Virtual Memory has always been a pillar for memory isolation, protection, and security in digital platforms. As services host more data in server memory for faster access, the traditional virtual memory technologies that lookup data in server memory and check for protection have emerged as a bottleneck.
Data centers that provide services such as social networks or business analytics spend more than 20% of their processing time in virtual memory and protection checks. This means any gains made in this area can have a massive effect on server efficiency and data security.
Now, EPFL researchers have pioneered an innovative approach to implementing virtual Memory in data centers. They have developed Midgard, a software-modeled prototype demonstrating proof of concept to greatly increase server efficiency. It is an intermediate address space between the virtual and the physical address spaces to mitigate address translation overheads without program-level changes.
“Midgard is a technology that can allow for growing memory capacity while continuing to guarantee the security of the data of each user in the cloud services,” explains Professor Babak Falsafi, Founding Director of the Ecocloud Center and one of the paper’s authors.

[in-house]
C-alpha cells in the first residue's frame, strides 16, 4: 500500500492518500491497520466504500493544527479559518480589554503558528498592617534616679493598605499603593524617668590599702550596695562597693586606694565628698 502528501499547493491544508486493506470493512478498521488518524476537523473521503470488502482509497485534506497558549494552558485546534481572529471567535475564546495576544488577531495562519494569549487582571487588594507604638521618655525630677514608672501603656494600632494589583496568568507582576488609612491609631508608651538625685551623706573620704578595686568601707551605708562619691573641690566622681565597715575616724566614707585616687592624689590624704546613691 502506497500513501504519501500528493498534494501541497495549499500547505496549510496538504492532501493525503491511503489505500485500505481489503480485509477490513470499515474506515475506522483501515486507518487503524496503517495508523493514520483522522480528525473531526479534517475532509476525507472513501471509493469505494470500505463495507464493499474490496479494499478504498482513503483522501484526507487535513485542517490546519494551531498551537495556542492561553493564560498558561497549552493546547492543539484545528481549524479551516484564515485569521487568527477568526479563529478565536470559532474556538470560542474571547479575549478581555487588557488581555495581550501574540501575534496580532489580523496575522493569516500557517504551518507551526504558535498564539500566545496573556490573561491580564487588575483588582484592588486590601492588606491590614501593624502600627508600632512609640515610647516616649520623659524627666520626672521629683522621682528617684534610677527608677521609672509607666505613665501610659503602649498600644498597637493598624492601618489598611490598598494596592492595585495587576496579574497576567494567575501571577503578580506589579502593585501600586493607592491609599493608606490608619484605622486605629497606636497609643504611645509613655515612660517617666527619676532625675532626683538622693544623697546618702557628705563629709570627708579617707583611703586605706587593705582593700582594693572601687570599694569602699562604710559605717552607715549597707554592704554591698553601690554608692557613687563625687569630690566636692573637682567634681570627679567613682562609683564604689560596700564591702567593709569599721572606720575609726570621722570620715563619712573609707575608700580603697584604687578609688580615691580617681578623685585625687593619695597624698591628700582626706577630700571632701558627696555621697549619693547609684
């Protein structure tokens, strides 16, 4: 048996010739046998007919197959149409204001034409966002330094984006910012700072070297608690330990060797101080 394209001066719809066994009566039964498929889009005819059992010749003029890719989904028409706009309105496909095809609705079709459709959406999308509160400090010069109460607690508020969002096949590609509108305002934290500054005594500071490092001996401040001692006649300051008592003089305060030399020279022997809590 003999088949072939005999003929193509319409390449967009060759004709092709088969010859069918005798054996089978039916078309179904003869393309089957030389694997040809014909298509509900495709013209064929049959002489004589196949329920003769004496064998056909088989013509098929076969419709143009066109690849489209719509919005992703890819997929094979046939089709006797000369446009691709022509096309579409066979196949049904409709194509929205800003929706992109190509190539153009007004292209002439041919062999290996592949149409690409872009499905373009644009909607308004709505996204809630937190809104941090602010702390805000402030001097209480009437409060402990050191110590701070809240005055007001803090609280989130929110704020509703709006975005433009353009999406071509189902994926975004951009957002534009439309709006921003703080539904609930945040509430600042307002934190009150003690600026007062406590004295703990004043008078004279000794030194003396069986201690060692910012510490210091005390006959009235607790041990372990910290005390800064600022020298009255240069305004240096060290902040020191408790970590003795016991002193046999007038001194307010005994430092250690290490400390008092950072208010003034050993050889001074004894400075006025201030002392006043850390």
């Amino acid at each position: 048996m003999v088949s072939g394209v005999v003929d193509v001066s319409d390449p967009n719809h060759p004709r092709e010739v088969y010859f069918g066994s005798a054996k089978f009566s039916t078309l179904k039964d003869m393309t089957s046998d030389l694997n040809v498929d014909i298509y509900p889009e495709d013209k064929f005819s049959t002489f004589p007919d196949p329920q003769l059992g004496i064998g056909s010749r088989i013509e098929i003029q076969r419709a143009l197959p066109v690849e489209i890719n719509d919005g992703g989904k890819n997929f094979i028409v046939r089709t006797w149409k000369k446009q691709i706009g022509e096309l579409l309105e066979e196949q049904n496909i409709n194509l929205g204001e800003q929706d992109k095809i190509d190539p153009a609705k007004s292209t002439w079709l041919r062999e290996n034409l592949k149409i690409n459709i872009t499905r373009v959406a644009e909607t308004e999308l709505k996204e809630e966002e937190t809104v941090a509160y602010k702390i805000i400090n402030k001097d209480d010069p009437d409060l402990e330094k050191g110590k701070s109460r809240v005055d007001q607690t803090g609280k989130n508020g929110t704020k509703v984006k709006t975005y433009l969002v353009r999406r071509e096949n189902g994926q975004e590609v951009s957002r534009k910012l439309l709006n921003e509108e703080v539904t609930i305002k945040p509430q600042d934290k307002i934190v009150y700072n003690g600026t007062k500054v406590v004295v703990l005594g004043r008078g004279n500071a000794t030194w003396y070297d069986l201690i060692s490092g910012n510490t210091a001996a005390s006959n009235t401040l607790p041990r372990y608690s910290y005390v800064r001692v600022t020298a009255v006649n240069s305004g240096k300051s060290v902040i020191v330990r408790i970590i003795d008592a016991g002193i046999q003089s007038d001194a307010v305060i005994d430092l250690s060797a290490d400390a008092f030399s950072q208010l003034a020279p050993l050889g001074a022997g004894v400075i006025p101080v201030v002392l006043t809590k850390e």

“With Midgard, the all-important data lookups and protection checks are done directly in on-chip memory rather than virtual memory, removing so much of the traditional hierarchy of lookups and translations that it scores a net gain in efficiency, even as more memory is deployed,” he continued.
In the recent tests, the Midgard achieves only 5% higher address translation overhead as compared to traditional TLB hierarchies. But at loads of 256 MB aggregate large cache, it was able to outperform traditional systems in terms of virtual memory overheads.
While the Midgard technology does represent a paradigm shift, it is compatible with existing operating systems such as Windows, MacOS, and Linux. This is the first of several steps needed to demonstrate a fully working system with Midgard. The researchers focused on a proof-of-concept software-modeled prototype of key architectural components.
Future work will address the wide spectrum of topics needed to realize Midgard in real systems, such as compatibility development, packaging strategies, and maintenance plans.